What is Food Science? A Beginner’s Guide

When I was a young podcaster, I did a podcast to teach people about food science. Here is the transcript with a few edits.

In this article, I want to talk about what is food science, and really, how to become a food scientist.

 

Some context

Moving to Phoenix where I knew absolutely no one, I’ve met a lot of new people and in most situations, I’ve had to say what I do for a living. I’ve tried things like my actual vague job title, when I first moved to phoenix this was: food processing technologist! What the heck was that? Then I changed to: “I work with food” but I’ve felt most comfortable saying what I’ve studied: I’m a food scientist.

In most situations in my life, whenever I tell someone I’m a food scientist, they give me some strange look and tell me what the heck that is. I’m sure my colleagues will nod in agreement that this has happened once in their life.

I hope in this article, to really bring a brief introduction on what is Food Science is and how you can remember this profession.

If you google “Food Science”, the Institute of Food Technologist writes up this definition:

Food science is the study of the physical, biological, and chemical makeup of food; and the concepts underlying food processing. Food technology is the application of food science to the selection, preservation, processing, packaging, distribution, and use of safe food.

What this means is that every single item of food or beverage you buy in a grocery store has been influenced by a food scientist. I find that this is honestly the best explanation of being a food scientist.

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The best way I can explain the benefits of a food scientist is that the try to make food last as long as possible without it causing harm to you or have it taste awful.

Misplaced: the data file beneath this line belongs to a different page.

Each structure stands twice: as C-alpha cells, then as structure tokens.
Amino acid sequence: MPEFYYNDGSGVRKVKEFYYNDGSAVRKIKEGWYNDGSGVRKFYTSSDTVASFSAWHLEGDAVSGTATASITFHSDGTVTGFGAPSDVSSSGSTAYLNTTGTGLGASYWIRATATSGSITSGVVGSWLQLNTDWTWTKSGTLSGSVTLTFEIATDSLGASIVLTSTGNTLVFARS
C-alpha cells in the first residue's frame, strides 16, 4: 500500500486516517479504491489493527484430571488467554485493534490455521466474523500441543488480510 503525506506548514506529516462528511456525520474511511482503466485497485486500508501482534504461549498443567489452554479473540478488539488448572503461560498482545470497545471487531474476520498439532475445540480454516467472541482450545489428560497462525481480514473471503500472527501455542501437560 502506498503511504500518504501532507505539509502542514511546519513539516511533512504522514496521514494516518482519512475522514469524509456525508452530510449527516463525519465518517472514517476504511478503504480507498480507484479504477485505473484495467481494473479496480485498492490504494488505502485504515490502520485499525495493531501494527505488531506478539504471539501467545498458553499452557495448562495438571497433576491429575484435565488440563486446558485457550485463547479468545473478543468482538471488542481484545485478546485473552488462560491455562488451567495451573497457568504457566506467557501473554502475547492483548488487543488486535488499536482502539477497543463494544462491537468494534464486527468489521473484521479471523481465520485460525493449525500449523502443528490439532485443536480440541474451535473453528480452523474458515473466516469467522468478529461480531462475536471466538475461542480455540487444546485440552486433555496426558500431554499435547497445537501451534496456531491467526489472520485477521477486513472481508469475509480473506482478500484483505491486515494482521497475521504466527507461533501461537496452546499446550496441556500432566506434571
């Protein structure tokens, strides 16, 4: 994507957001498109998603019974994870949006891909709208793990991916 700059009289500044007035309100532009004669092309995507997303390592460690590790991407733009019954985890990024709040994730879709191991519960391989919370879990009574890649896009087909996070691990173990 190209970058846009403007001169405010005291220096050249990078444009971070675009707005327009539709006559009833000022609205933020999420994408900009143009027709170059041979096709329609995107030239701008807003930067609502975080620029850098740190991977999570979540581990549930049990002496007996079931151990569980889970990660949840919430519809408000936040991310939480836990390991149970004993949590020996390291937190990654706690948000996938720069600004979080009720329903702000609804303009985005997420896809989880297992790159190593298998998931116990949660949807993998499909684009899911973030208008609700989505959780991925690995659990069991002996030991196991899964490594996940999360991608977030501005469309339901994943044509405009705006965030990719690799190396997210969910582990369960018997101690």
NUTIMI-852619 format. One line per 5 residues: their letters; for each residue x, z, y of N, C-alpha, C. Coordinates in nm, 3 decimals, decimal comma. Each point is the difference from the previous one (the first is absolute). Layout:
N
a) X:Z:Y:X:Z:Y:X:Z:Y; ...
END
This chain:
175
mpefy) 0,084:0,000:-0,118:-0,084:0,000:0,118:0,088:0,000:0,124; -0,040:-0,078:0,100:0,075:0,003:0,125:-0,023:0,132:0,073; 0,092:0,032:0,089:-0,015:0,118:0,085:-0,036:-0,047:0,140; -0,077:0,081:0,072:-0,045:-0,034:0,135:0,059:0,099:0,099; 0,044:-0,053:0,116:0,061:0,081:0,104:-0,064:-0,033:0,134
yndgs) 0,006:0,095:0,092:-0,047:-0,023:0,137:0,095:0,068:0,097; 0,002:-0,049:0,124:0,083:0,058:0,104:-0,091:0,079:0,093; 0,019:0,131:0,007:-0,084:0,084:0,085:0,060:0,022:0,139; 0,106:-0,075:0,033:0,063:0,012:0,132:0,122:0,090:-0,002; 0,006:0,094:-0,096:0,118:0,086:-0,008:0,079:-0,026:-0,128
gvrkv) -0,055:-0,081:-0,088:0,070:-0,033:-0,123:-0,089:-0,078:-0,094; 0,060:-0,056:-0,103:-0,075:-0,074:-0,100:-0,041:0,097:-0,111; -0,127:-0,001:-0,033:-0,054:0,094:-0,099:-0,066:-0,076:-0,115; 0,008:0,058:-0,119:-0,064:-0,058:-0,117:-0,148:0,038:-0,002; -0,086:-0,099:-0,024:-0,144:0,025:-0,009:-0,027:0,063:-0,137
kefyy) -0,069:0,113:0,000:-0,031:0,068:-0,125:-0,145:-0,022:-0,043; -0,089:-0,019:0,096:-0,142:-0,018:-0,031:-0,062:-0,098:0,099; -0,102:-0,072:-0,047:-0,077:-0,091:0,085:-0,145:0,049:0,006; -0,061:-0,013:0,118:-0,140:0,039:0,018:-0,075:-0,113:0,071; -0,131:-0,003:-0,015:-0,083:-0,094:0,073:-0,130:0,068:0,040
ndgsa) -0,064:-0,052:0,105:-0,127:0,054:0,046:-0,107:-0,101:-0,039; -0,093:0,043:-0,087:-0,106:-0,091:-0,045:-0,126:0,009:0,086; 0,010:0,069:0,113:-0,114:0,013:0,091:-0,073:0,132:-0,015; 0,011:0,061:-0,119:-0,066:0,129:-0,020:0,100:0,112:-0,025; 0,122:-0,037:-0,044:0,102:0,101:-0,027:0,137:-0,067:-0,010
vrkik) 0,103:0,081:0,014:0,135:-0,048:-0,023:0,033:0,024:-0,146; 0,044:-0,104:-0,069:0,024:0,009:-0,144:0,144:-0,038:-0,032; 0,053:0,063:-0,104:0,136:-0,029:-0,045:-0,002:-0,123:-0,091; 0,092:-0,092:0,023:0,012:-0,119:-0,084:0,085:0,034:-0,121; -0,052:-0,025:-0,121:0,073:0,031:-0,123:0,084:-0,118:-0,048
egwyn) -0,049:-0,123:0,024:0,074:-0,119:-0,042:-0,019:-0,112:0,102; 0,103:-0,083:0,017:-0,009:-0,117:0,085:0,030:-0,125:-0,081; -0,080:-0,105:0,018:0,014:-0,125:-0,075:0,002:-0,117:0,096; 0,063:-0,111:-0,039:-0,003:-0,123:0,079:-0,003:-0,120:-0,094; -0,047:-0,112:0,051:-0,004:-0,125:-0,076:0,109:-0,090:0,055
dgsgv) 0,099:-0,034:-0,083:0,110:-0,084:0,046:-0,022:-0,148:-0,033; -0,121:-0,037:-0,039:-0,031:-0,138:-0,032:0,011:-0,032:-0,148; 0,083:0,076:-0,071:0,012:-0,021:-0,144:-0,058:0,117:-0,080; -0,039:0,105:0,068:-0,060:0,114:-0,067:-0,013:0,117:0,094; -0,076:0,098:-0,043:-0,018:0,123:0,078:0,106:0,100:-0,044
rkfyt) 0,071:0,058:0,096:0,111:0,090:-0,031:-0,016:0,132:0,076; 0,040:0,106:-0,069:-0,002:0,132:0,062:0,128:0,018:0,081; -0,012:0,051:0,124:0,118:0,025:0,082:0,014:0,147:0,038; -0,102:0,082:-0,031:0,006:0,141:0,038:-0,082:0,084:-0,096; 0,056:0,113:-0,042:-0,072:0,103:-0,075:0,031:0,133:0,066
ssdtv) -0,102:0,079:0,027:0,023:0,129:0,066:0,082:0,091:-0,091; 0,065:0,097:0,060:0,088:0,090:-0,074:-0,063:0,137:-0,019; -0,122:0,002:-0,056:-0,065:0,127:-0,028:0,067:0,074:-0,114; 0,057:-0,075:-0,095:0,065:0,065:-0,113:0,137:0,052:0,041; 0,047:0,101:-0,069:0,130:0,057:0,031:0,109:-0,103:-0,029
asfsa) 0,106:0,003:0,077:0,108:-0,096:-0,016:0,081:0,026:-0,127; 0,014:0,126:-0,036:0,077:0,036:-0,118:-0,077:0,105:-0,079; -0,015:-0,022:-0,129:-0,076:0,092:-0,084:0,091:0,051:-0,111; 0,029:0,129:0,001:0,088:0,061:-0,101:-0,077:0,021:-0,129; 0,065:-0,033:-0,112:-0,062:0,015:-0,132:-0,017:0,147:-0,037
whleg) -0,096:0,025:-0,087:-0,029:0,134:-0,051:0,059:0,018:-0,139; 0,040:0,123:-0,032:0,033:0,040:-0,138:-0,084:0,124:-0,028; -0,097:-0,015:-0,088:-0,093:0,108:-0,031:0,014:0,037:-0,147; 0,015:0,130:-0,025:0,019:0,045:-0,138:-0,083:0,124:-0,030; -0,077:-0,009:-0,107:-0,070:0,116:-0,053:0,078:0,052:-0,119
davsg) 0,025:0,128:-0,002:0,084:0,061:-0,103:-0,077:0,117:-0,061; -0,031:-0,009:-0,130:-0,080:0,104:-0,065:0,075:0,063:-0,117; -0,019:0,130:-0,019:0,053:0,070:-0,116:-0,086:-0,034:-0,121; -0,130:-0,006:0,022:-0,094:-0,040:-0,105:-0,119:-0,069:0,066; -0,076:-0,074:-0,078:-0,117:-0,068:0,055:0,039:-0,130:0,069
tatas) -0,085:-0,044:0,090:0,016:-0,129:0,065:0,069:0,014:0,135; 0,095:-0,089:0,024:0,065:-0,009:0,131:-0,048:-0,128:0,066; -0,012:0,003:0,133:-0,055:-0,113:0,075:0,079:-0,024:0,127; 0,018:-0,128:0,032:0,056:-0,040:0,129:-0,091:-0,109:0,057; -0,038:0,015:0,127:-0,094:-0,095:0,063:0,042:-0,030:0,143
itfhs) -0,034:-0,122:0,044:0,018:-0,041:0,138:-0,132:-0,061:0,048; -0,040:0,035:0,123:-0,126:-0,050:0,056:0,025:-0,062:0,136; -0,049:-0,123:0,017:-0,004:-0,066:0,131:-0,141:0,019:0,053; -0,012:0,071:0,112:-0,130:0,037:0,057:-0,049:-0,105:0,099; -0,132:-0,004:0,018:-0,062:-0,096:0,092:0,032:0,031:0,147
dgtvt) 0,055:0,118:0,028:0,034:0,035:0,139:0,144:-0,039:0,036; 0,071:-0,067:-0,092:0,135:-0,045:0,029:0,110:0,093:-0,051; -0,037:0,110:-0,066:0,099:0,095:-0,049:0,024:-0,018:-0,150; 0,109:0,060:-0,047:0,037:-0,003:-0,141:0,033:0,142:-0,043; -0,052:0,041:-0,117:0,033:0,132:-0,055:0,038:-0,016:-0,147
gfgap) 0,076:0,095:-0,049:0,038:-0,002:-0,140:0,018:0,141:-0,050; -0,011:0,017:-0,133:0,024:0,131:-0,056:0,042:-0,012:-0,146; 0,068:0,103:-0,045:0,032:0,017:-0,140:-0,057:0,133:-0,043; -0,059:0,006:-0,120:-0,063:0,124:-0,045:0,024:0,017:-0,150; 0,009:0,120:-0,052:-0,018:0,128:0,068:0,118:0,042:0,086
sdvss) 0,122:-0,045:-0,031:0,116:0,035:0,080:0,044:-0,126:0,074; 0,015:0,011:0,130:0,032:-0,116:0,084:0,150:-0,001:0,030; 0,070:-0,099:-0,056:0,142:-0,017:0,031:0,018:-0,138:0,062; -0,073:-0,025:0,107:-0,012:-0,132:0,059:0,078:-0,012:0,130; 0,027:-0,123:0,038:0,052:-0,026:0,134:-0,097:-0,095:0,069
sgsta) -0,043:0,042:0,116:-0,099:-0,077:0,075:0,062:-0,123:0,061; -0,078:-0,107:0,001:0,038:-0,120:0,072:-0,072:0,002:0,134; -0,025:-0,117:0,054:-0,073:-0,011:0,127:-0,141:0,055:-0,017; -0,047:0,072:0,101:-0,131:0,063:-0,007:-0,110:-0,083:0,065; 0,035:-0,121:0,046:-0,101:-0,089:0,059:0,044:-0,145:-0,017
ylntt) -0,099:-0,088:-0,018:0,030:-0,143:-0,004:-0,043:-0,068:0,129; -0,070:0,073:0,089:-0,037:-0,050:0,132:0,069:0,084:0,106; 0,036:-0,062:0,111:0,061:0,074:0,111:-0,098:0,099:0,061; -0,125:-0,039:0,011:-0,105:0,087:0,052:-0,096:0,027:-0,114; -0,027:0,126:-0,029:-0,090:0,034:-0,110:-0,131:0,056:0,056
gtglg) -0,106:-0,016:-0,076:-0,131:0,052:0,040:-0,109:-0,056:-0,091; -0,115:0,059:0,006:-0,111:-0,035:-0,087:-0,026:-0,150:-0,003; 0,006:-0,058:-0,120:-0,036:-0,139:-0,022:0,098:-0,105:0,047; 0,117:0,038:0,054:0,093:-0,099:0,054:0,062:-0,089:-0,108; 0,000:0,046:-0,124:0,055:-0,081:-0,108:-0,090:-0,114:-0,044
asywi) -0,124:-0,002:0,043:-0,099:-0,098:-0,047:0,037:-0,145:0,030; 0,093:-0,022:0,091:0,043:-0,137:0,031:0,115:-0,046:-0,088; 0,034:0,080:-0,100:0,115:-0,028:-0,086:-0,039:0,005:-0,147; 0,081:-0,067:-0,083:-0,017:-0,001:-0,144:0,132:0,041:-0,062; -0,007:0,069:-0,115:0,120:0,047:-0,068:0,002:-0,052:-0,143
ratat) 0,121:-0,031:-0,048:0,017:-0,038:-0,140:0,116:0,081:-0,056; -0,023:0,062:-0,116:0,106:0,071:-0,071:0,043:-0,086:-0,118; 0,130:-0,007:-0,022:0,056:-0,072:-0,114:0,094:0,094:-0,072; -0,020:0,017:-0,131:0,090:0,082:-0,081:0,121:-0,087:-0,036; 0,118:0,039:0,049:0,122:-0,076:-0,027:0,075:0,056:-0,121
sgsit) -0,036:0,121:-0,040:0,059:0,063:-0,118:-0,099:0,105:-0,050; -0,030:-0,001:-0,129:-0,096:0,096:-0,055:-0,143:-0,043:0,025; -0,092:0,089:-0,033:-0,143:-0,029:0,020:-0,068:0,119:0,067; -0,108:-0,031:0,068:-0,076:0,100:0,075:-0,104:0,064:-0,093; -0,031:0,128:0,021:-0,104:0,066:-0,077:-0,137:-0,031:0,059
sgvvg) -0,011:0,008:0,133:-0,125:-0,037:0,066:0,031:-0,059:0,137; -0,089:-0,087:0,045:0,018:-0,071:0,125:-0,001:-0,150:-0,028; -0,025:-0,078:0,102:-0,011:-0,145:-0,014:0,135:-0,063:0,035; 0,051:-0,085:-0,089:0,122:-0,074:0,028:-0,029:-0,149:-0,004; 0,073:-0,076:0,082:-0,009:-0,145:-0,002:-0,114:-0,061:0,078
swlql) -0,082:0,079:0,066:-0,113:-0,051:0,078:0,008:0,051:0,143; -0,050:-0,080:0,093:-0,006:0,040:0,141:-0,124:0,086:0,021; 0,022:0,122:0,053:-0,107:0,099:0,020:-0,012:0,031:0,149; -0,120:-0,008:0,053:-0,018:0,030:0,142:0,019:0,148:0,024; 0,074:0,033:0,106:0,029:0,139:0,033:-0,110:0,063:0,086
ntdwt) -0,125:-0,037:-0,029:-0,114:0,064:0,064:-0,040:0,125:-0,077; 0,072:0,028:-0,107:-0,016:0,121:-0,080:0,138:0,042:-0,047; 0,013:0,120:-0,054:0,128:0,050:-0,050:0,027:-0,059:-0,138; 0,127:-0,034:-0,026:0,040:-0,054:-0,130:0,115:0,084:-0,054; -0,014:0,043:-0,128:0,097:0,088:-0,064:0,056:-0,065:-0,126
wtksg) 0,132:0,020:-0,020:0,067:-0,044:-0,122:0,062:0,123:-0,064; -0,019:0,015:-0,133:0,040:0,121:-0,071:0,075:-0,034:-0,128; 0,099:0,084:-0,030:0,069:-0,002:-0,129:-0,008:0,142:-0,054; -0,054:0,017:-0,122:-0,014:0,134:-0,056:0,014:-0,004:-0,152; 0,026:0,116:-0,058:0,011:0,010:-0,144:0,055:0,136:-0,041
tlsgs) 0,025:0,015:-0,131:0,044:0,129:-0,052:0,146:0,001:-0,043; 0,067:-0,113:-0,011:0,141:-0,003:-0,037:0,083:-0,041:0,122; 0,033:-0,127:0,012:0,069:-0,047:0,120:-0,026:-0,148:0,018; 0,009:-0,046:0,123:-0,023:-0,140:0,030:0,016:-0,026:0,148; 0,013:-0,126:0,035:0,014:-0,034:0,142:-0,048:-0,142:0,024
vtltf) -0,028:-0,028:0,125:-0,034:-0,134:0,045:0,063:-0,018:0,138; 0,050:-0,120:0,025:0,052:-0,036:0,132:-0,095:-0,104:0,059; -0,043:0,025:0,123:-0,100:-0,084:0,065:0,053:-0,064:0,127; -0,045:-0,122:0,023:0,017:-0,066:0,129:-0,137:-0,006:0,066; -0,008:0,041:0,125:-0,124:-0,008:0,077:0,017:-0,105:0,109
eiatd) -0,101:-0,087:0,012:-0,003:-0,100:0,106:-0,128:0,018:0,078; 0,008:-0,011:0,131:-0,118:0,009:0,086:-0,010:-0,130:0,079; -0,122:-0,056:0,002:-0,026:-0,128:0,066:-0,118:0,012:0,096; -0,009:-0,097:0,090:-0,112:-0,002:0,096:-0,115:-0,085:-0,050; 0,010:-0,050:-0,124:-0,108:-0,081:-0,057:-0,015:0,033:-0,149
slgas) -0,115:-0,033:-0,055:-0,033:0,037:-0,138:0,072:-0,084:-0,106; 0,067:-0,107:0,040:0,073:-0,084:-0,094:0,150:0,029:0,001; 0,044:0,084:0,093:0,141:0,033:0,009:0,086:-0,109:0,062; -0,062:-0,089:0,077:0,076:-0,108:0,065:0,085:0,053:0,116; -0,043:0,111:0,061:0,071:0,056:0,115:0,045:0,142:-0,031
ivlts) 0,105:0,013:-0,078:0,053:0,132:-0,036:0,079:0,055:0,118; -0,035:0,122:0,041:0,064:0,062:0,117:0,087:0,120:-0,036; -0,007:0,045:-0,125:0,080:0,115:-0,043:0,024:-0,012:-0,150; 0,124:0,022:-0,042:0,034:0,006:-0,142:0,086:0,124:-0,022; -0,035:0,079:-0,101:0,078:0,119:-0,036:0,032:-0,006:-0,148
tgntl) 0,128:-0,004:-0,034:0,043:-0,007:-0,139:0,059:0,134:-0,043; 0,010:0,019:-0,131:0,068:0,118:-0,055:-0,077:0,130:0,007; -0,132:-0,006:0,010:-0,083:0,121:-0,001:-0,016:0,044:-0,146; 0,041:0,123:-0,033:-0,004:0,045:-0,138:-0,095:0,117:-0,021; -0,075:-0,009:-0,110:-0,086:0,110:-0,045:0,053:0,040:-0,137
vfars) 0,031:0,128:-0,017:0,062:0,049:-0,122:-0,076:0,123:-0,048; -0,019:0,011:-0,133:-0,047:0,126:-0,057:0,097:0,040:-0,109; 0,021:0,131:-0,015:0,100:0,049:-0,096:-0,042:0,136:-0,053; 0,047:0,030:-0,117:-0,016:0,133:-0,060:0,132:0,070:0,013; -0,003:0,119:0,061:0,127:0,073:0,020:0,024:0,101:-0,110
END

We are indeed responsible for adding preservatives to soda but we are also responsible for finding a way NOT to use preservatives, while also lowering the calories.

We are responsible for pumping ethylene oxide into apples to make them grow bigger but also responsible in making sure organic, non-GMO apples get to the grocery store safe and sound.

We are the ones who make splenda and stevia palatable and how to make soda taste like either root beer or bacon

We are the ones who make your protein bars have chicory root fiber and the ones who make your Cheetos puffy or spicy… or whatever you desire.

We can create bars out of crickets or milk out of vegetables.

We are the ones who make sure you don’t get sick drinking juice or prevent bugs in your bread

And whether you love these things or hate these things, we’re just doing our job: to feed the world. And we will need your help accomplishing this.

To become a food scientist, you can either get a job at a facility that deals with food or major in food science at a university. Most people who claim themselves to be food scientists have food science degrees. I would argue that if you are a food technologist, whatever your educational background may be, which I think is a confusing title in itself, you can call yourself a food scientist.

Food Science is a niche profession and an even nichier major. I hope that’s a word… Most who join the major don’t really know what it is and quite a few people switch majors right away once they find out that you might end up in a factory your whole life.

Hey, I’m not going to sugar-coat it, there are jobs in food science that may require you to be in a factory and as much as we don’t imagine the glamour of being in a factory making granola bars all day, you sometimes realize just how valuable that job experience has been. Speaking from experience, I sort of enjoyed the factory life for a year or two and you actually make quiet a bit of money because of how much overtime you make if you’re into that.

In fact, most of the time, the factory life will highly out pay a product development job but the tradeoff is a stable work/life balance.

Besides that point, I really want to dive in about all aspects on food science.

So here are three common questions I’ve gotten as a food scientist. I’m sure a lot of my friends who are also food scientists get this a lot.

First Question: Where can you study food science?

Food Science is usually offered in land grant universities or universities that have a department of agriculture. There are exceptions to both situations. For example, the University of Arizona does not have a food science program even though it is a land-grant university and private institutions like Chapman University have started offering food science in their curriculum.